Cloud Vs Dedicated Hosting – Part 4: Security

Having compared cloud with traditional dedicated hosting solutions on their respective costs and performance issues in the preceding posts in this series, the final instalment provides further analysis of the two in regard to security issues.


For many private and enterprise customers, security is the primary area of concern when making the switch from traditional localised computing to cloud computing solutions, particularly when it comes to the topic of hosting. Businesses that require high levels of security to be applied to their hosting platforms have traditionally flocked to dedicated hosting solutions, to avoid the vulnerabilities introduced by sharing servers with other companies or business functions. These enterprise customers have since been somewhat reticent to make the switch to cloud (despite the efficiencies mentioned previously).

Dedicated Server Security

Dedicated servers have, by design, features which are conducive to high levels of security in that they are individual platforms on discrete servers which are operated for single purposes – i.e., they do not share disk space or computing power with other services or businesses. This distinction leads to a number of security benefits in terms of both protecting access to hosted data and the preservation of that data. To achieve these twin aims, the risk of hackers or malware accessing the data and/or corrupting it is minimised; by not having any other functions/companies sharing the hosting platform it reduces the number of possible points of entry/access and therefore the number of security vulnerabilities on the server. What’s more, a business sharing a host server would have no control over the effectiveness of the measures taken to secure these vulnerabilities if they are sharing the server with third party businesses. The dedicated model also removes the competing demands placed on the physical computing capabilities of the server by other hosting platforms/solutions stacks/businesses’ IT projects, meaning that there is less risk of server or network failures leading to the unavailability or loss of data.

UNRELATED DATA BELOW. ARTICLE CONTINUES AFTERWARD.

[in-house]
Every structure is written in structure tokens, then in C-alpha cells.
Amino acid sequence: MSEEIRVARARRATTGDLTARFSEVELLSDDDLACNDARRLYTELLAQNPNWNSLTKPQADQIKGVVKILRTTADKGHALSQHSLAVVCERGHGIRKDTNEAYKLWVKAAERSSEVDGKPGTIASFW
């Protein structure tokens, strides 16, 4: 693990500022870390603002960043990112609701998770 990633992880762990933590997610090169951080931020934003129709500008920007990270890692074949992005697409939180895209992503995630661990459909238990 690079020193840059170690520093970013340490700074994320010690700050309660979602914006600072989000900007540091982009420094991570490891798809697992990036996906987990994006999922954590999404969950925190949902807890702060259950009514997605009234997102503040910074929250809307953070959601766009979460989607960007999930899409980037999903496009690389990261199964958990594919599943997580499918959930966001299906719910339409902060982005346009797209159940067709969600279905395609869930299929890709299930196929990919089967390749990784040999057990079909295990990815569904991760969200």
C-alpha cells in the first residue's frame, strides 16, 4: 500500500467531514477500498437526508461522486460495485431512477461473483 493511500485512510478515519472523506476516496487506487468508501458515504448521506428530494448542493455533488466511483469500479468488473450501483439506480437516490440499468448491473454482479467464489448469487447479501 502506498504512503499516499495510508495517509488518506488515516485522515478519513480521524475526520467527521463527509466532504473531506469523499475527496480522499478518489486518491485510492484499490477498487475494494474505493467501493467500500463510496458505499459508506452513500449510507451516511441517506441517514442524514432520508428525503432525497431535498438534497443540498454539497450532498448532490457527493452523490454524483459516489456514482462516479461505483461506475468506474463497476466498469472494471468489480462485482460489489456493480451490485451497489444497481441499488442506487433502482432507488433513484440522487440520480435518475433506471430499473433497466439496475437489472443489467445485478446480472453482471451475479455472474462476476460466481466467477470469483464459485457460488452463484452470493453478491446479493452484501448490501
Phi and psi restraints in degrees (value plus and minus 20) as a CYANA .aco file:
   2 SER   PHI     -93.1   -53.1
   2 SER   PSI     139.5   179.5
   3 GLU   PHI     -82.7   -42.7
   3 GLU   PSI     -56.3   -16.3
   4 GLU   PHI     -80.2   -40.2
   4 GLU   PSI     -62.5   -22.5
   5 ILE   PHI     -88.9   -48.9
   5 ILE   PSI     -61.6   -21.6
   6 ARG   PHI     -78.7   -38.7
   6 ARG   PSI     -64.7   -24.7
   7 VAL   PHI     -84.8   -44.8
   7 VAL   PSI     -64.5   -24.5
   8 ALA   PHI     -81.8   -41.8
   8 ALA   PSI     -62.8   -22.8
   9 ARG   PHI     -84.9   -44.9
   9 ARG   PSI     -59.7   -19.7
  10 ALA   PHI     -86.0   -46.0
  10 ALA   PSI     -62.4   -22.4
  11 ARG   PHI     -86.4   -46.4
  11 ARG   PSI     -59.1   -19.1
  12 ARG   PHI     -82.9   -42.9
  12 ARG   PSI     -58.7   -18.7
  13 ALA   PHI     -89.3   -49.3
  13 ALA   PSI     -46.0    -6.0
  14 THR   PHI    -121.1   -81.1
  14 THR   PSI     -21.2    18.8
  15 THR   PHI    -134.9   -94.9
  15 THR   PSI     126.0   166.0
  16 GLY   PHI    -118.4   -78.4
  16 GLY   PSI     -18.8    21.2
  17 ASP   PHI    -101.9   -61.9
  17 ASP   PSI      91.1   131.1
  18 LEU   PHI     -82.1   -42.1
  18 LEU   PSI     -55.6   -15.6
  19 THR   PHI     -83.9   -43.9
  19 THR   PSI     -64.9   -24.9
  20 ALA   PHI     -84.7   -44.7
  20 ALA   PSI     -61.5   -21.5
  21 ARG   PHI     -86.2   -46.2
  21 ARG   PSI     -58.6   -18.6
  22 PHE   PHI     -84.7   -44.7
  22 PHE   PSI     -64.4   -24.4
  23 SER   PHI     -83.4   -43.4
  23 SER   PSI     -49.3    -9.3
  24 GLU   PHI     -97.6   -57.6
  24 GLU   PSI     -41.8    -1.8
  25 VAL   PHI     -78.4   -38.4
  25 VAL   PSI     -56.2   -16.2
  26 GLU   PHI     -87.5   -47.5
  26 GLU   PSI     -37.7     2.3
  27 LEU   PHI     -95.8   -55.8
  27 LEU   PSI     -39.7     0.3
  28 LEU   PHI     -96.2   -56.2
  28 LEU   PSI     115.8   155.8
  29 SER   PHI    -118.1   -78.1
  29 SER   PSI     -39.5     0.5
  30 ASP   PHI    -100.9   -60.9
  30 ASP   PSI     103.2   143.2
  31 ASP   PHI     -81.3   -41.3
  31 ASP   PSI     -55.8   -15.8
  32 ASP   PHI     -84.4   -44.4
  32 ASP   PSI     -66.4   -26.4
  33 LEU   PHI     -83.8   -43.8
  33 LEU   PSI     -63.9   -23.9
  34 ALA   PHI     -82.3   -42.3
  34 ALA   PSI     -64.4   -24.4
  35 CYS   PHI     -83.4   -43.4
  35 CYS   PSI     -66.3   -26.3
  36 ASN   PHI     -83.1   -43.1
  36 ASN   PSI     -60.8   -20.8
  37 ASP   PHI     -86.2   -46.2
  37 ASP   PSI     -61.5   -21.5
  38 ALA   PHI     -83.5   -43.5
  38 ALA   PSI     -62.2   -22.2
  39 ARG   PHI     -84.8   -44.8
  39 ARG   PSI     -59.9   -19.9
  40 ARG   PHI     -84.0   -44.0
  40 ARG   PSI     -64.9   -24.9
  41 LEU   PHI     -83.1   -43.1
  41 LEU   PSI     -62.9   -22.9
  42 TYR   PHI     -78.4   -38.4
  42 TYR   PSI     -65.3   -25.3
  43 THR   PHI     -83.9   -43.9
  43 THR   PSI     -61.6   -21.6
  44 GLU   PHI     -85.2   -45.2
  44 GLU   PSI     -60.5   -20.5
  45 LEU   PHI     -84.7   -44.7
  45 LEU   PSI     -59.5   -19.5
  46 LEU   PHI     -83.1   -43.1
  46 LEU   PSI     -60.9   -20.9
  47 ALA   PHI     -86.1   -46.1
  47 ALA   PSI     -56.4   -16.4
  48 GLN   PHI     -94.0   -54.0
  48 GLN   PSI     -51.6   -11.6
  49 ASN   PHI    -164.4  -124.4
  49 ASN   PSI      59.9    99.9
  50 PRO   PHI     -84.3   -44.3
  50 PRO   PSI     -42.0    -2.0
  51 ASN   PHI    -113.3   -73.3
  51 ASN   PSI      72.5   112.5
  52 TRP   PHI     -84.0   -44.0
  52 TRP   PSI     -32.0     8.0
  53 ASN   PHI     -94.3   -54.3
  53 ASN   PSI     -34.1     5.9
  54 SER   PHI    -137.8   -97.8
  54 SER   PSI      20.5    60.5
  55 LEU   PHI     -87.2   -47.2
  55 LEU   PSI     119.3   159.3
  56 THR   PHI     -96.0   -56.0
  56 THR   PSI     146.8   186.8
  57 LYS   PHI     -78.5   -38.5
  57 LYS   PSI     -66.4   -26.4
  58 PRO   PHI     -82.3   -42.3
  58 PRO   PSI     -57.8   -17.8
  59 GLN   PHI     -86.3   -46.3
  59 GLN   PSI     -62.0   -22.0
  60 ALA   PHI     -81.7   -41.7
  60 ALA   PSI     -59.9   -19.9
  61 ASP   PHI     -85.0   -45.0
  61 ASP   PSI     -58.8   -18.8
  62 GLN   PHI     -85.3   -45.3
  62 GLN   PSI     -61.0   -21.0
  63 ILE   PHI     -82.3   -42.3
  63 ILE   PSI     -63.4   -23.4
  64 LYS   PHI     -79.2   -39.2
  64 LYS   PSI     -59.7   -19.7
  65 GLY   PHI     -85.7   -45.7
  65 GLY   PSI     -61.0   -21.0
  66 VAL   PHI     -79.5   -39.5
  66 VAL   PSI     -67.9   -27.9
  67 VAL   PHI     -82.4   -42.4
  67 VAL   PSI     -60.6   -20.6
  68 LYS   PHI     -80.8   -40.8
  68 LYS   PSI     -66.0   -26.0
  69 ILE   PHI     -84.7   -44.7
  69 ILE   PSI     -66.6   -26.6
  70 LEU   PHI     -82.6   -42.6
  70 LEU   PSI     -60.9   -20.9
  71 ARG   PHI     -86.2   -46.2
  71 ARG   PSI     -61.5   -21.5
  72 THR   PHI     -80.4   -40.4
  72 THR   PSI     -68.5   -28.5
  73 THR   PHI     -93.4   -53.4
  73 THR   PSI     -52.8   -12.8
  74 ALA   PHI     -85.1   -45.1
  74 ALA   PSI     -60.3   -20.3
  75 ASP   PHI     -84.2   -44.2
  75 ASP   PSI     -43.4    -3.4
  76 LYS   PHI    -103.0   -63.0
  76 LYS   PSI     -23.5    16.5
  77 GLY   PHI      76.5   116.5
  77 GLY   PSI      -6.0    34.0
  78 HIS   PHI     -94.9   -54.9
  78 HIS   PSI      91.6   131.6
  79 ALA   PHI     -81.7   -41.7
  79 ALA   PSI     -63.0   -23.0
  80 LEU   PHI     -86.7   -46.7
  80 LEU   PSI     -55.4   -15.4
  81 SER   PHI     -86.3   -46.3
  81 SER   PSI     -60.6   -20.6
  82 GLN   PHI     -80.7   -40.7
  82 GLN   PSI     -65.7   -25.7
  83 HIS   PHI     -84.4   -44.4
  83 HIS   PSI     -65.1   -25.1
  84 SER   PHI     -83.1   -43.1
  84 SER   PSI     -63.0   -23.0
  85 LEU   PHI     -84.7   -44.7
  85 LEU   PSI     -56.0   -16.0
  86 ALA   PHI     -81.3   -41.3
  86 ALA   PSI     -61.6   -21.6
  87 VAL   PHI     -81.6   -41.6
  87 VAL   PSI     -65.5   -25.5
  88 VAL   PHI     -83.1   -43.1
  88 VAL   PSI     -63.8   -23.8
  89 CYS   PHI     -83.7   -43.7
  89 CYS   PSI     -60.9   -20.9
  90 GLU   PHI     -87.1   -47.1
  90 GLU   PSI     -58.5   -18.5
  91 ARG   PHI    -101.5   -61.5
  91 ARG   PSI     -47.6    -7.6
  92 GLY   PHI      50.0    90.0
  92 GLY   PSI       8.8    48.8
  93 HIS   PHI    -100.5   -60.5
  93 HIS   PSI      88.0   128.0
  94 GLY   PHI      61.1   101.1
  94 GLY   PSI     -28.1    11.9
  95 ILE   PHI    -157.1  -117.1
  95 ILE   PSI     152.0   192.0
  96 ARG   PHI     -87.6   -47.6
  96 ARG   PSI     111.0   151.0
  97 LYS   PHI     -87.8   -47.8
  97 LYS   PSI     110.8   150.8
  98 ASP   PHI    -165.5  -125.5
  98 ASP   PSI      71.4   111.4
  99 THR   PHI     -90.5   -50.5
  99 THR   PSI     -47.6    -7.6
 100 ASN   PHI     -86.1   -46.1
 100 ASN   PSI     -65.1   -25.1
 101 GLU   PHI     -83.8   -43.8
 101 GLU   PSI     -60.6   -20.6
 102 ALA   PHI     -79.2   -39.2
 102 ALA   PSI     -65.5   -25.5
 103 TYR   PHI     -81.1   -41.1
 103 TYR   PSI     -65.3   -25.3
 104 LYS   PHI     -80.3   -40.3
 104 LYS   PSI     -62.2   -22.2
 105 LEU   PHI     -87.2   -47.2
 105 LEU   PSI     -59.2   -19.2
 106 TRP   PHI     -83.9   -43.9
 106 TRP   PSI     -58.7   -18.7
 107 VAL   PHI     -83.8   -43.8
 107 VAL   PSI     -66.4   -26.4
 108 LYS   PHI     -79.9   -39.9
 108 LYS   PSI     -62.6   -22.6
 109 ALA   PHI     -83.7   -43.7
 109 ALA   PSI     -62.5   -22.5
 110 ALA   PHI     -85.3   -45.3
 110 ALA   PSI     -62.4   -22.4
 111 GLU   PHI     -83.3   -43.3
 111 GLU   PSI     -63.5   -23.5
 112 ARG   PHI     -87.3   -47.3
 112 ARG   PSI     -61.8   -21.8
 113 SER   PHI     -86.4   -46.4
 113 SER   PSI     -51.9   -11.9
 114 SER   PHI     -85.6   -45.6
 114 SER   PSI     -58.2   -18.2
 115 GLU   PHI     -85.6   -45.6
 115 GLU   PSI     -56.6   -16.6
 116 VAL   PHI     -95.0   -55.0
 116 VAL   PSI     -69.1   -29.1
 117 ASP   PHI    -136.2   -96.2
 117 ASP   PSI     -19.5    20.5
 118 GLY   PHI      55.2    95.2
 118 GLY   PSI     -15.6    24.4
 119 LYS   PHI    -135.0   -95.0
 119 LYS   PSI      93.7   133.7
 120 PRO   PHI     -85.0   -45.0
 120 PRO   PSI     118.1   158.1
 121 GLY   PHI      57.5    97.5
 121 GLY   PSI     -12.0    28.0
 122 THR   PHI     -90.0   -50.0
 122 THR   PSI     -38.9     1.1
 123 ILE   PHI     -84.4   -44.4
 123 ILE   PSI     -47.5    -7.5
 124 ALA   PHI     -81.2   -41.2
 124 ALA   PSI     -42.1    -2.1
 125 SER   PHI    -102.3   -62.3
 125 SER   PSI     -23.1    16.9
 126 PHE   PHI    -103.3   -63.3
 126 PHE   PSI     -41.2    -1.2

Cloud Hosting Security